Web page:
The system of money-laundering was efficient and discreet, but it did not destabilise the financial system. But when the carriers are not refugees, the object of countertrade is not physically traceable, and the sheer volume of such transactions can challenge ‘macroeconomic and financial stability’, such a system is a cause for concern.
Former head, Citi Merchant Services, USIn the 20th century, one of the easiest ways to transfer and exchange articles of value was through the process of countertrade. A refugee fleeing Nazi Germany could carry the equivalent of thousands of dollars through rare postage stamps pasted on a used envelope. Upon reaching a safe haven, these stamps could be traded at an exchange for money, other stamps, or bartered for something else.
The system of money-laundering was efficient and discreet, but it did not destabilise the financial system. But when the carriers are not refugees, the object of countertrade is not physically traceable, and the sheer volume of such transactions can challenge ‘macroeconomic and financial stability’, such a system is a cause for concern. This is the view of Shaktikanta Das vis-à-vis private cryptocurrencies. And the Reserve Bank of India (RBI) governor is right. Ever since March 4, 2020, when the Supreme Court showed an injudicious haste in striking down RBI’s April 2018 circular that prohibited regulated banks from dealing with cryptocurrency transactions, the industry has taken it upon itself to grow at a frenetic pace.
Earlier this year, Sathvik Vishwanath, CEO of the cryptoassets trading and blockchain company Unocoin, had written that ‘the government tried banning porn, but anything that is accessible to everyone, or is made available on the cloud, can never be fully tamed. The same goes with the decentralised and open source-based cryptocurrencies.…’ One wonders why Vishwanath did not also compare cryptocurrencies to something as accessible as, say, cocaine.
On its part, the government, mindful of the machine but not its effects, is reportedly considering taking a ‘nuanced’ view of a nascent technology, enabling cryptocurrencies as investments like shares, bonds and gold, while prohibiting their use as legitimate transactional currency. This, along with other cryptocurrency-related issues, was apparently discussed at a high-profile meeting chaired by the prime minister on Saturday. Assuming that this ‘not currency, but assets’ approach is the result of misunderstanding and not disingenuousness, there are at least two notions that need to be corrected. First, cryptocurrency is not a technology.Blockchain is.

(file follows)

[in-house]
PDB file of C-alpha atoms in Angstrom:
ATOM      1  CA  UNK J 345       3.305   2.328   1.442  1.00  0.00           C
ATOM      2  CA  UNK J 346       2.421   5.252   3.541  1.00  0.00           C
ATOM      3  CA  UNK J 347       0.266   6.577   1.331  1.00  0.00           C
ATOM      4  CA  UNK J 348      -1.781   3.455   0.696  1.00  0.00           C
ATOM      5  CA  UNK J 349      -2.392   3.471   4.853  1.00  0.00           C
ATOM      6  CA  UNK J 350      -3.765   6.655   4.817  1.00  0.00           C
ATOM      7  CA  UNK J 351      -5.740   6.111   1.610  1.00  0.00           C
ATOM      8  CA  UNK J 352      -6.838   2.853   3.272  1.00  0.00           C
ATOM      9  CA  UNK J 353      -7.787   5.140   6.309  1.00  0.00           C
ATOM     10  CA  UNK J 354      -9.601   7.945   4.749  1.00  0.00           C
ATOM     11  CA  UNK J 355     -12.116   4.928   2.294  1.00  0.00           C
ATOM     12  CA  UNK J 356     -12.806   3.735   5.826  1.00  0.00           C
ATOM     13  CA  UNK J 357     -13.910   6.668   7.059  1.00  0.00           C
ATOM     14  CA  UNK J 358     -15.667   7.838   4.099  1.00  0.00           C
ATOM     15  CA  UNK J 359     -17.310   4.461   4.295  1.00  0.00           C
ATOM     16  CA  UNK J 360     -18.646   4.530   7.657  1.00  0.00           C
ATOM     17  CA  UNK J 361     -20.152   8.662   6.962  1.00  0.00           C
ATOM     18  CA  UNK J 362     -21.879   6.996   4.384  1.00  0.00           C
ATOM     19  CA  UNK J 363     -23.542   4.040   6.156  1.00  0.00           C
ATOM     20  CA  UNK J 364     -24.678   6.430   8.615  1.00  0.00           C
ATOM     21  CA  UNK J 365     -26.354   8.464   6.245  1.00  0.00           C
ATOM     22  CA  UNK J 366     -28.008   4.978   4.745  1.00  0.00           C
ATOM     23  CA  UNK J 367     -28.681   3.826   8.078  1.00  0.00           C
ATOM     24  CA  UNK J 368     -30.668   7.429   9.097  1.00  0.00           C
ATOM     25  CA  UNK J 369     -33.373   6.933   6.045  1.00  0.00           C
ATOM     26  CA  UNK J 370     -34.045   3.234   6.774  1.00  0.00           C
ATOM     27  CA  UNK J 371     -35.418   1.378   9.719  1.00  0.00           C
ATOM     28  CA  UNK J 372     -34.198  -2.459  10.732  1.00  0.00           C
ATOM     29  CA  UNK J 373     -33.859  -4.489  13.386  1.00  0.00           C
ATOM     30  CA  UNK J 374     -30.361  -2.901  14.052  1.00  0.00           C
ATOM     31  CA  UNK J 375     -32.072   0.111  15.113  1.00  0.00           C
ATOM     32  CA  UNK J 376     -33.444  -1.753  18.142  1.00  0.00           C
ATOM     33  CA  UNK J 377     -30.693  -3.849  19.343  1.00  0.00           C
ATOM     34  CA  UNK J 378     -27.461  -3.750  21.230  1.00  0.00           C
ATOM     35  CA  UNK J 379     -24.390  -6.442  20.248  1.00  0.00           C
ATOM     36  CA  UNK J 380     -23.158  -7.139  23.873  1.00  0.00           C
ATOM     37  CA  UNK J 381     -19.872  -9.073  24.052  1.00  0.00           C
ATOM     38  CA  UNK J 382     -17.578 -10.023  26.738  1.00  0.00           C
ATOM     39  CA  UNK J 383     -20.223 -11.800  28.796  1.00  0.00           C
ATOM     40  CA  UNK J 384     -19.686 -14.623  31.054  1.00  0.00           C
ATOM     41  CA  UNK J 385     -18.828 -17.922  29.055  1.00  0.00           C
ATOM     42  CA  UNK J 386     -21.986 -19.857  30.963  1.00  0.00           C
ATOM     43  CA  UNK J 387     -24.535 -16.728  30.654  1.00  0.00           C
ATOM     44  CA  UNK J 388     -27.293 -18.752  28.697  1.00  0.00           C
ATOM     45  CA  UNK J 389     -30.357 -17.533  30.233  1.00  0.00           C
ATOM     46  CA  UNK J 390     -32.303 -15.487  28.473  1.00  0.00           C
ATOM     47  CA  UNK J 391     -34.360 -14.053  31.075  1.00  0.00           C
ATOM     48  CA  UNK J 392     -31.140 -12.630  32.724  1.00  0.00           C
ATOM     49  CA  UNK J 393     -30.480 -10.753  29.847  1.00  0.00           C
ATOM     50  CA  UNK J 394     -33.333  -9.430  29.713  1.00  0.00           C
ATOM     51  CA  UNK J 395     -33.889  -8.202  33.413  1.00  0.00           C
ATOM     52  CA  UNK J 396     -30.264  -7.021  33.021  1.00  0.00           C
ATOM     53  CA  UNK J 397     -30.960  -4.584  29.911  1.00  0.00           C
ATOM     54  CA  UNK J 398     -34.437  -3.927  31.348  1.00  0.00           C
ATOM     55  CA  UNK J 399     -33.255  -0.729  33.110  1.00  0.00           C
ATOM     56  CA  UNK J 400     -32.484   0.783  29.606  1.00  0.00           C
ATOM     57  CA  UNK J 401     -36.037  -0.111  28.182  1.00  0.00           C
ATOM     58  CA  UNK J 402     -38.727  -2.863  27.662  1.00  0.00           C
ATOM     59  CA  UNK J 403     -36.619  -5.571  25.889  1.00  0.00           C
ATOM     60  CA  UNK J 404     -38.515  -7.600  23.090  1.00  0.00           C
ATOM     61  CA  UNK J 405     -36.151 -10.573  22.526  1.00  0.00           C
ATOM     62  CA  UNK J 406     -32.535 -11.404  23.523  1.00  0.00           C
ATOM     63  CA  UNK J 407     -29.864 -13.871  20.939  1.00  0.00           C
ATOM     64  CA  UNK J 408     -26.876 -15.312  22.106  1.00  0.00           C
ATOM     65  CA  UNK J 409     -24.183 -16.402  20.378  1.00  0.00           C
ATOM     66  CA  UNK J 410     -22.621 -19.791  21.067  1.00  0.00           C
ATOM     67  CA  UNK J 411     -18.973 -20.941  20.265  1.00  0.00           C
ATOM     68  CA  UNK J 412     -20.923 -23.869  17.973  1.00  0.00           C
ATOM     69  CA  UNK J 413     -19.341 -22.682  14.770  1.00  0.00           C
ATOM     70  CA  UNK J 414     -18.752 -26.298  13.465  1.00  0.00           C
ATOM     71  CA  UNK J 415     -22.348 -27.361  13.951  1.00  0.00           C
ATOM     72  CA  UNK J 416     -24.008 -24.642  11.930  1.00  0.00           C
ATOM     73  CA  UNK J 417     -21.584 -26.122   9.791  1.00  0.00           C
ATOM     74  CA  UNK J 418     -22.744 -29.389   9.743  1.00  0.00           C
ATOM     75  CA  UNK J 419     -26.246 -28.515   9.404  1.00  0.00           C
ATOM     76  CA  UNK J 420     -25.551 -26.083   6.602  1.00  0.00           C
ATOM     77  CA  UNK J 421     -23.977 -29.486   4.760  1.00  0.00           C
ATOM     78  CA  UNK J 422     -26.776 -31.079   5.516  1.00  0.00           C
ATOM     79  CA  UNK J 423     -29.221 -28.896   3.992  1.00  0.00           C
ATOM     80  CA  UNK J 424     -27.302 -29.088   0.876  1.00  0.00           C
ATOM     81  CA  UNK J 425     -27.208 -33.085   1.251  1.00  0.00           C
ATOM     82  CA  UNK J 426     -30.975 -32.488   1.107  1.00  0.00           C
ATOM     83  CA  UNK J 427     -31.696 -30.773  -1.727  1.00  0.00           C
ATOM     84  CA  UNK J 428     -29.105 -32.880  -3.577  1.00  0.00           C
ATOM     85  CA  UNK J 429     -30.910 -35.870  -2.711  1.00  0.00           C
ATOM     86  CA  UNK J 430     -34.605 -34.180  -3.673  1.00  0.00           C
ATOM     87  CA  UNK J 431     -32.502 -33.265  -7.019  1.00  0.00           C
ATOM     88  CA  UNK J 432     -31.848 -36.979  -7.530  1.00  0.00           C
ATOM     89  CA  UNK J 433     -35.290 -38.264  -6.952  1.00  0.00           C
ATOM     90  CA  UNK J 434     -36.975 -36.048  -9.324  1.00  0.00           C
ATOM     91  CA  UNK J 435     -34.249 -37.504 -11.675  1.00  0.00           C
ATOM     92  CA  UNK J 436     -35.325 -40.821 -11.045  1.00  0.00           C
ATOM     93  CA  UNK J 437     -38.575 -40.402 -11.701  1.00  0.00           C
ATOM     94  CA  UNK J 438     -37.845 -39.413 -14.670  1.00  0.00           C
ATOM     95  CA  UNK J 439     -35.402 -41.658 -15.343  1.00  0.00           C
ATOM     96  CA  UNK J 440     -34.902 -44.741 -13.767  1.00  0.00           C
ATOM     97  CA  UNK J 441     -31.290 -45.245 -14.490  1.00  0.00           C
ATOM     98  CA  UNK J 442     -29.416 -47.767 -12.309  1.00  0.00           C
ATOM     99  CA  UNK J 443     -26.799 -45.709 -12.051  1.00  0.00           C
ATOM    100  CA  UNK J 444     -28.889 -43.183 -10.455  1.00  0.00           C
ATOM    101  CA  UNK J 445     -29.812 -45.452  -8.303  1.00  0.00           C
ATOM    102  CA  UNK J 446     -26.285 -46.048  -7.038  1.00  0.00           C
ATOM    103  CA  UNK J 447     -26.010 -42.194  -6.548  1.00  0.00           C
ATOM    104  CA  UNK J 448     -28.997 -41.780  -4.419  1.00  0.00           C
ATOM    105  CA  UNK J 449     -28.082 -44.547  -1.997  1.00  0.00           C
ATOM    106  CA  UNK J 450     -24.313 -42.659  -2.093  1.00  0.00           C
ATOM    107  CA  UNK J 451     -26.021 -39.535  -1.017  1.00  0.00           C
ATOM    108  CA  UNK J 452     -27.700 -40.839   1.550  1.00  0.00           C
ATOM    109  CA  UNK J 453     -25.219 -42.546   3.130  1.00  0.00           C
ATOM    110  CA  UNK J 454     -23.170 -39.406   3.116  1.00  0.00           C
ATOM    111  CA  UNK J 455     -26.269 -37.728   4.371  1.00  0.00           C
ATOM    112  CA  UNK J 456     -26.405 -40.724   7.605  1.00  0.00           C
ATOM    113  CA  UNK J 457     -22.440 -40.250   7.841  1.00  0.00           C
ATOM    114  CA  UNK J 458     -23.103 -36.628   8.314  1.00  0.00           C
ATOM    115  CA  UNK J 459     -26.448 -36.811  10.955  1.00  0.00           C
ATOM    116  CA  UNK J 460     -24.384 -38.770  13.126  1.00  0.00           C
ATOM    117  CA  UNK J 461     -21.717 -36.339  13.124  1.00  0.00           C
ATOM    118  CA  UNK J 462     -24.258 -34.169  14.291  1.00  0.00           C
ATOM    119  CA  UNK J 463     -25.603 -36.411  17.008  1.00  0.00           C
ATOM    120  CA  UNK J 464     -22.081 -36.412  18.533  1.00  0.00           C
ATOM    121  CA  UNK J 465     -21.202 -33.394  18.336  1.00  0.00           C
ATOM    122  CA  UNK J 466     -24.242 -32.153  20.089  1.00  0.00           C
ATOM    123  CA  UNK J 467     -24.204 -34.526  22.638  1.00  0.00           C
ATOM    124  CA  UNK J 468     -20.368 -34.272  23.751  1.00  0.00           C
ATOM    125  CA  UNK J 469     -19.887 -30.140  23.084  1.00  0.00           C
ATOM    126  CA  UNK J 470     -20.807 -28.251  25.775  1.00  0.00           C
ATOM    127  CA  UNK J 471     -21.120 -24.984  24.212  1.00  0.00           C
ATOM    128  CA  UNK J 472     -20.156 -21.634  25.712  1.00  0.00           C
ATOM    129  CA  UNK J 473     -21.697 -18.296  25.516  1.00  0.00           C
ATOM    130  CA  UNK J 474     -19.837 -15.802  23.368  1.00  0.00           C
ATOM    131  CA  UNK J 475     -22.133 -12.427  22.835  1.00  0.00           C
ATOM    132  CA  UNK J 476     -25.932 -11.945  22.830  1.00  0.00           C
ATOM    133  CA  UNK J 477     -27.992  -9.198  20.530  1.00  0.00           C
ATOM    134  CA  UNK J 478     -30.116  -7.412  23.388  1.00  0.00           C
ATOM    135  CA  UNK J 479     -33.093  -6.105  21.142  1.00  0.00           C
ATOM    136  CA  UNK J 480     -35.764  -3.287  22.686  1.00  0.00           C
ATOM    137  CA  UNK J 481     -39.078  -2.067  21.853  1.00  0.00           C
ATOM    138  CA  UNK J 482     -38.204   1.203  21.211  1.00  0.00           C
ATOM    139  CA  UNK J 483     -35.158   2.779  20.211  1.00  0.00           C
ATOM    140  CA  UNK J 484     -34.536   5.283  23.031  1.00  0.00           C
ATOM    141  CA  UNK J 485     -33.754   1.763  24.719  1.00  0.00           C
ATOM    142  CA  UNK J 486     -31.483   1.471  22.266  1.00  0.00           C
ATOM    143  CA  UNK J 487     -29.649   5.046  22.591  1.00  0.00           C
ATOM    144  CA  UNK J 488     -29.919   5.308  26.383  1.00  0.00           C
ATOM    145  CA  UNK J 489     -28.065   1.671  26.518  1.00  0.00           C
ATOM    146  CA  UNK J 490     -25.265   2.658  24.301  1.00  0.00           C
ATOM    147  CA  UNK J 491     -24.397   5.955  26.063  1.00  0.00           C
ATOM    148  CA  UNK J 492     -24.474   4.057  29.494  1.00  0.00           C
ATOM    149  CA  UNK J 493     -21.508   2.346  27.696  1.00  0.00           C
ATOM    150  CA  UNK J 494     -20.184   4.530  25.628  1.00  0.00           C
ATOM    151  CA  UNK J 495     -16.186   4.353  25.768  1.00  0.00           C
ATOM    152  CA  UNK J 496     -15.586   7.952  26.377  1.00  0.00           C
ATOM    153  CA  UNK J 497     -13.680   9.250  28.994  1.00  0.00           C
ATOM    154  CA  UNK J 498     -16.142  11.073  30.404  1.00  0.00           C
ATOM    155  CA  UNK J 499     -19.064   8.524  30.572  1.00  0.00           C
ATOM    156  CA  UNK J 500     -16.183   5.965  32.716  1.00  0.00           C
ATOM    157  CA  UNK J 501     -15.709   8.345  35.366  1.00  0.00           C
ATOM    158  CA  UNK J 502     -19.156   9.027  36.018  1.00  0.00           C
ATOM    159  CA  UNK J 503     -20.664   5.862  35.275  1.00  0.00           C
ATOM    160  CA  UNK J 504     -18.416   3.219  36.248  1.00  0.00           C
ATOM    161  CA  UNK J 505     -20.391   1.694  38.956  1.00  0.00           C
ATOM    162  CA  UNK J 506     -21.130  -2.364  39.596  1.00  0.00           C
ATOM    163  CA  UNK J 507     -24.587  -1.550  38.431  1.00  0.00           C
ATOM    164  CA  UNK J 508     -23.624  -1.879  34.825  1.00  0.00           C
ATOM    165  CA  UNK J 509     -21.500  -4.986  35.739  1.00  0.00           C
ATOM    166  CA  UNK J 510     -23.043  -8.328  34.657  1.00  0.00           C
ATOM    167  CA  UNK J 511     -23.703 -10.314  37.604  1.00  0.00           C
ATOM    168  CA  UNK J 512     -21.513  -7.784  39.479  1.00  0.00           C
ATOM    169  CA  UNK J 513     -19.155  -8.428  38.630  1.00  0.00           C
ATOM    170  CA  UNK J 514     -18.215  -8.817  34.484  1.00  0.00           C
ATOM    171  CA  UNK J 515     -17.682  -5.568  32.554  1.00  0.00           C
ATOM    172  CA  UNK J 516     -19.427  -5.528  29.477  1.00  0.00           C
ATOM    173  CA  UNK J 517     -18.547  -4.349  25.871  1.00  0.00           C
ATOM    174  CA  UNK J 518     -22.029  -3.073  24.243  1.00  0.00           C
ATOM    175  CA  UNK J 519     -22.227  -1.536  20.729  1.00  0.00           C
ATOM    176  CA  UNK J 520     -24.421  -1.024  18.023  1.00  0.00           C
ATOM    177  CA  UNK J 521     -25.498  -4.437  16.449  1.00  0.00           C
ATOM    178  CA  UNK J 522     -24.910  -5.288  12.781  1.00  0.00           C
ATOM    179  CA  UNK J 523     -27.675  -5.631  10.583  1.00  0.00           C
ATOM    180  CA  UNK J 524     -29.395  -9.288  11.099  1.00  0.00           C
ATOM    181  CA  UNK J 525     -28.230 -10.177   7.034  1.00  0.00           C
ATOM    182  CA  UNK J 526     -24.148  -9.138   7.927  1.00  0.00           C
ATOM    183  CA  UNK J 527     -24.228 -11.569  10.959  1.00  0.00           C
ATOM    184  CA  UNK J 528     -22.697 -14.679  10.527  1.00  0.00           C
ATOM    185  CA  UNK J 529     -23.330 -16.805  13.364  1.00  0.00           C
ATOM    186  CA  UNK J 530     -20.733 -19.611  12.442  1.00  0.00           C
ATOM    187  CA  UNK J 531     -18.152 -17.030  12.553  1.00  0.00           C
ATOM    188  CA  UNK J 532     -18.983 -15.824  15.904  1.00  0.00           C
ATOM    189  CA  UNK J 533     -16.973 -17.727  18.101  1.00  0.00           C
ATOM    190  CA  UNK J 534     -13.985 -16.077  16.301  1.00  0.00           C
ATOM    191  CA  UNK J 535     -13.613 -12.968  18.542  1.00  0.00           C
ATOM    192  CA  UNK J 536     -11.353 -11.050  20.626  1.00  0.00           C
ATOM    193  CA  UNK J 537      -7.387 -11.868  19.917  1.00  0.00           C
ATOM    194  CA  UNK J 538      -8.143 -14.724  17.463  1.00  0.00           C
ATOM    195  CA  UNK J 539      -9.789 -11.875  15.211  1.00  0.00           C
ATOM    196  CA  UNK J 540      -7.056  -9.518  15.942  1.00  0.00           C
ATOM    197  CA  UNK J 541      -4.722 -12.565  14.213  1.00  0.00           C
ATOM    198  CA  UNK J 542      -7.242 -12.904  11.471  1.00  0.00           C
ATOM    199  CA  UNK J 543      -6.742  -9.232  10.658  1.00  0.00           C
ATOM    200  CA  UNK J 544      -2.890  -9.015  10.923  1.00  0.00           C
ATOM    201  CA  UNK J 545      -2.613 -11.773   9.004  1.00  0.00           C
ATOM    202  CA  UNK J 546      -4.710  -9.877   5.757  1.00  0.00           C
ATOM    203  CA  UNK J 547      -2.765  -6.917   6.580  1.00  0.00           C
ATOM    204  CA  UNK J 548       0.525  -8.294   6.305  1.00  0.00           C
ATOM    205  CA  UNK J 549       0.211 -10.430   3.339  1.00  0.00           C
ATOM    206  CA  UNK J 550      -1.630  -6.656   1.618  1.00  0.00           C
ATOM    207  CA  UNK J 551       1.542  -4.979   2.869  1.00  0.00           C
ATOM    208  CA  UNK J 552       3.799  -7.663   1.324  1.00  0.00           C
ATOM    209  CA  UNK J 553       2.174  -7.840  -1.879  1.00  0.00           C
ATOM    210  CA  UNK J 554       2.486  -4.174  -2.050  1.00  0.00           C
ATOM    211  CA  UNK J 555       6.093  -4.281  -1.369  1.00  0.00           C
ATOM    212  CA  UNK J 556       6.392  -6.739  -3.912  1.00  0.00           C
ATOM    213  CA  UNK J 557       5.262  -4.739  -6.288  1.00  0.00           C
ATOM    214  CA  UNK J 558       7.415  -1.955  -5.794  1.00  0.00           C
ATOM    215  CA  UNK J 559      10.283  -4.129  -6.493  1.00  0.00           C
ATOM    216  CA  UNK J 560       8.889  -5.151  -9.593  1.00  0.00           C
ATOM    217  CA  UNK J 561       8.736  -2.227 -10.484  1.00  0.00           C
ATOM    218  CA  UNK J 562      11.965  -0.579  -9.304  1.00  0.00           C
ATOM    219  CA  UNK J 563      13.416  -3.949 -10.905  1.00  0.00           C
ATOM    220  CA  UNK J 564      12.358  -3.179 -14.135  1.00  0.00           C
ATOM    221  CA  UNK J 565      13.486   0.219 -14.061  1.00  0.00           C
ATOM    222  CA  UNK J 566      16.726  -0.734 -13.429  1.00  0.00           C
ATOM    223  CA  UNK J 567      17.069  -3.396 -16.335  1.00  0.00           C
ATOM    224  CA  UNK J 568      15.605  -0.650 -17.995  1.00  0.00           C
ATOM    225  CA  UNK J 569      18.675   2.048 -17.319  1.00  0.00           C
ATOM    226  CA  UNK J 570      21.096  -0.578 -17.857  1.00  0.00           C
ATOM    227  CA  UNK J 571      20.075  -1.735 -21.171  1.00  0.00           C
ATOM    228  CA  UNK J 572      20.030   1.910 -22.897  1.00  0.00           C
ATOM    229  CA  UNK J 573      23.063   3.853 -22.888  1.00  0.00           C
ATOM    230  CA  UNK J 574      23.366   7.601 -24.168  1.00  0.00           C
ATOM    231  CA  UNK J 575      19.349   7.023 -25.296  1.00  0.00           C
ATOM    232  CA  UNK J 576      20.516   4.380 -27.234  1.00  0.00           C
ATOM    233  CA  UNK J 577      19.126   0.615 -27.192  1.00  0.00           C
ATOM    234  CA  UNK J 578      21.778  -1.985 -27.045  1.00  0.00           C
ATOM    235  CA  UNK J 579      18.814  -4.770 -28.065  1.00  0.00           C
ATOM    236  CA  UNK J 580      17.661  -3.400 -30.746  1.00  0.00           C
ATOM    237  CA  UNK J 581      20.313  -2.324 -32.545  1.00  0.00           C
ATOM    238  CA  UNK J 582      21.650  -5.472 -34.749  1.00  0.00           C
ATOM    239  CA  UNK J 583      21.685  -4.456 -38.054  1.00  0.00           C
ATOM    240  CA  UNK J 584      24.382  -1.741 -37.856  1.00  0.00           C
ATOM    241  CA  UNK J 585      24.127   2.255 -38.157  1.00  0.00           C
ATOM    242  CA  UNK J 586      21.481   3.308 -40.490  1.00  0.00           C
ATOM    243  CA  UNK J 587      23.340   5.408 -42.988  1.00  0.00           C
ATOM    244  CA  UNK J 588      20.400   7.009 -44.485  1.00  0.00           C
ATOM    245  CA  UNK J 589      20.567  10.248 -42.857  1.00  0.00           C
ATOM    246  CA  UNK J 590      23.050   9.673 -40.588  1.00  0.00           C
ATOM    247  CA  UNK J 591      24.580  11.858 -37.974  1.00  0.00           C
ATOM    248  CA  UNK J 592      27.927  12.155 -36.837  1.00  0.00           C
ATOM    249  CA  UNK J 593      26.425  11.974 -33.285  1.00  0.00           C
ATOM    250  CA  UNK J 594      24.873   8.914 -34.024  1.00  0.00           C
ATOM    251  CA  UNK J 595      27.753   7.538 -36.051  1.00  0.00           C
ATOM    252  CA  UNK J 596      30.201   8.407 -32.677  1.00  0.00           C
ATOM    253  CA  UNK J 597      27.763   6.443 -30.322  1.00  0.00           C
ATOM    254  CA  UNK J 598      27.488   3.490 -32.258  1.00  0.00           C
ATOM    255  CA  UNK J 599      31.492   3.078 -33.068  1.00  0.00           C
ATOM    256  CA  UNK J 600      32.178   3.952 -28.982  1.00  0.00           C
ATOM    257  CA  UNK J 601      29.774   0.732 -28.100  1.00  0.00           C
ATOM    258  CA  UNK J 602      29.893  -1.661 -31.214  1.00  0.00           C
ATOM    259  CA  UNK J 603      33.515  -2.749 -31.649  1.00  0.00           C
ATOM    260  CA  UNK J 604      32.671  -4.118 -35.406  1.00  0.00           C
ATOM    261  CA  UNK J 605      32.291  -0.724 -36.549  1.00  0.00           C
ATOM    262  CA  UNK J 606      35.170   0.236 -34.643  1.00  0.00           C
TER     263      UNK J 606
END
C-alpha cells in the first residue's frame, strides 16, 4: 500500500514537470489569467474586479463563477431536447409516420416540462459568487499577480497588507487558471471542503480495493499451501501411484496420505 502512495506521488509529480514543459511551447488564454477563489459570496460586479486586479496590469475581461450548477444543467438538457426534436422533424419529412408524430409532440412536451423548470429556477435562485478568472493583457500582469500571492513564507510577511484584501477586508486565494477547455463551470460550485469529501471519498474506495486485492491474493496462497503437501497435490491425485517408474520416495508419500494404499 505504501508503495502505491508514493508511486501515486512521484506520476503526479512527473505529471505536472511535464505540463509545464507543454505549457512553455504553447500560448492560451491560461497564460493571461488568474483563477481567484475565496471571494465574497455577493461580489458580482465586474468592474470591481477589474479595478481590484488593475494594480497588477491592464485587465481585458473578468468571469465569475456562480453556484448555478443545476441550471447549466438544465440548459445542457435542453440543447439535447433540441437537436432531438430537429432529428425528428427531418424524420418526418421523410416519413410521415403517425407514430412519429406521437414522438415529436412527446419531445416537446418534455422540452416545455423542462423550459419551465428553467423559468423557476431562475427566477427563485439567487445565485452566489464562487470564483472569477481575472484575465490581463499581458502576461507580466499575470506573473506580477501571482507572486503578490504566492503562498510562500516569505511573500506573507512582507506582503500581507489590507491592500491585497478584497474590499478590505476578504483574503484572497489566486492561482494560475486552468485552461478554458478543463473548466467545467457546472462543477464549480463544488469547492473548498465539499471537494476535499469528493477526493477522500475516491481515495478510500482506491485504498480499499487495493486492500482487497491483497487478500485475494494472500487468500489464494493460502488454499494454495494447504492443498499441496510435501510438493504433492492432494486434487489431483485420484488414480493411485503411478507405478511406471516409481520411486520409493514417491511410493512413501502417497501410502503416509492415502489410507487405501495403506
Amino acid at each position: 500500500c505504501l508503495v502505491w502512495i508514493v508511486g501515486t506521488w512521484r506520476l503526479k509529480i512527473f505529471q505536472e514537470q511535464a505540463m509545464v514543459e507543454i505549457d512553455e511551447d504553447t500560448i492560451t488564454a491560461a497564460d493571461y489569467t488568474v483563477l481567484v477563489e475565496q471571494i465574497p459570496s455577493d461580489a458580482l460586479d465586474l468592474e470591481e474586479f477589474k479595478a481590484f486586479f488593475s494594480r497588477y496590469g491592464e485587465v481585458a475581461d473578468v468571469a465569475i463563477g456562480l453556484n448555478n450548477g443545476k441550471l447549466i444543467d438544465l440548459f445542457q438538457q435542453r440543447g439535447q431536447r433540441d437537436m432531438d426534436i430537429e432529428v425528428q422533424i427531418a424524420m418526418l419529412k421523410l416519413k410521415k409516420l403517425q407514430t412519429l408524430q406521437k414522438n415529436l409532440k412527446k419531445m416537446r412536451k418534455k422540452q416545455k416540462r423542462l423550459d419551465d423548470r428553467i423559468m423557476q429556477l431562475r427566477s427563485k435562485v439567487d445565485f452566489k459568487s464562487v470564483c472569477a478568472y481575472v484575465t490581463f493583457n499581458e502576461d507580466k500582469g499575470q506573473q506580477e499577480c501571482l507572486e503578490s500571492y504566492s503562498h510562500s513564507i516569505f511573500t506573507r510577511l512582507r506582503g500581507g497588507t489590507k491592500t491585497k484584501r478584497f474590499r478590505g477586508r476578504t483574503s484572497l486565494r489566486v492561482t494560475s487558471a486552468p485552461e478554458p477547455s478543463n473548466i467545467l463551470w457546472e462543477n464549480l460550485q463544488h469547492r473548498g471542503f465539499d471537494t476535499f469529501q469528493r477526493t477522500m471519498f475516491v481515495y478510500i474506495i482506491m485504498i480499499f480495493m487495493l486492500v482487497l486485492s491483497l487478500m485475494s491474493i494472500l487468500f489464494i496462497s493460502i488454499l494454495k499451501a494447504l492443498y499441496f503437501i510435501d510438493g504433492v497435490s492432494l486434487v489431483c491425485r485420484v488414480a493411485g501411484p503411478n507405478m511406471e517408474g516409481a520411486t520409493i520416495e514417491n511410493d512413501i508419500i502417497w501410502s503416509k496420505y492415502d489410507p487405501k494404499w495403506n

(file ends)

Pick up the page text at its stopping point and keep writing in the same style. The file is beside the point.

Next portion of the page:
And blockchain, as Das pointed out on Tuesday, continues to thrive and grow outside the heady world of cryptocurrencies. It is used by companies for things as mundane and routinely important as the management of contracts, the verification and authentication of raw material sourcing, digital identification, retail loyalty and rewards management programmes, data-sharing, and awhole host of other activities that have little or nothing to do with speculative investments. If anything, blockchain’s growth and acceptance is likely to grow undiminished, even in countries like China where cryptocurrencies have been banned altogether. Second, prohibiting the use of cryptocurrencies as a medium of exchange is an exercise in superfluity.
Like rare postage stamps, their value is pegged to their countertrade value at a point in time. They never challenge the supremacy of a fiat currency, because without the latter, these cryptos would lose not only their tradable value but also their very reason for existence. Indeed, cryptocurrencies, more than promoting the aim of seamless payments, only aid and abet the aims of a central bank like the US Federal Reserve, guaranteeing the supremacy of the dollar through a new avatar. In any case, central bank digital currencies (CBDC) are more than enough to ensure the cheaper, faster and safer transmission of digital money.
But more worrying than the lack of understanding is the scant regard, conspicuous by its absence, paid to the challenges of oversight and monitoring. Das, cognisant of the threat to capital controls and to the overall stability of the financial system — in which banks and non-banking financial companies (NBFCs), even if they are not fully disintermediated, may end up carrying most of the financial risk without sufficient safeguards and adequate returns — has been unequivocally opposed to any form of compromise. In a country where it has been impossible to impose an anti-money laundering apparatus, or infrastructure to safeguard both institutions and citizens against fraud, is it so very difficult to imagine a future in which cryptocurrency exchanges are used by more than common or garden criminals, and less than upright public figures, to game the system and evade government restrictions? The truth is that cryptocurrencies are almost impossible to regulate.
They were built to enable easy countertrade across borders and to circumvent the plodding safeguards of the financial system. This is what makes them so vibrant, valuable and volatile. Banning them is easier than standing up expensive and extensive surveillance architecture. It is equally true that GoI has no business deciding the fate of cryptocurrency. In Plato’s 4th century BC Gorgias, Socrates deplores the fact that the power of oratory is used to persuade people based on misguided belief rather than logic and knowledge. GoI would do well to heed his lesson and let the more knowledgeable RBI have its way on this matter.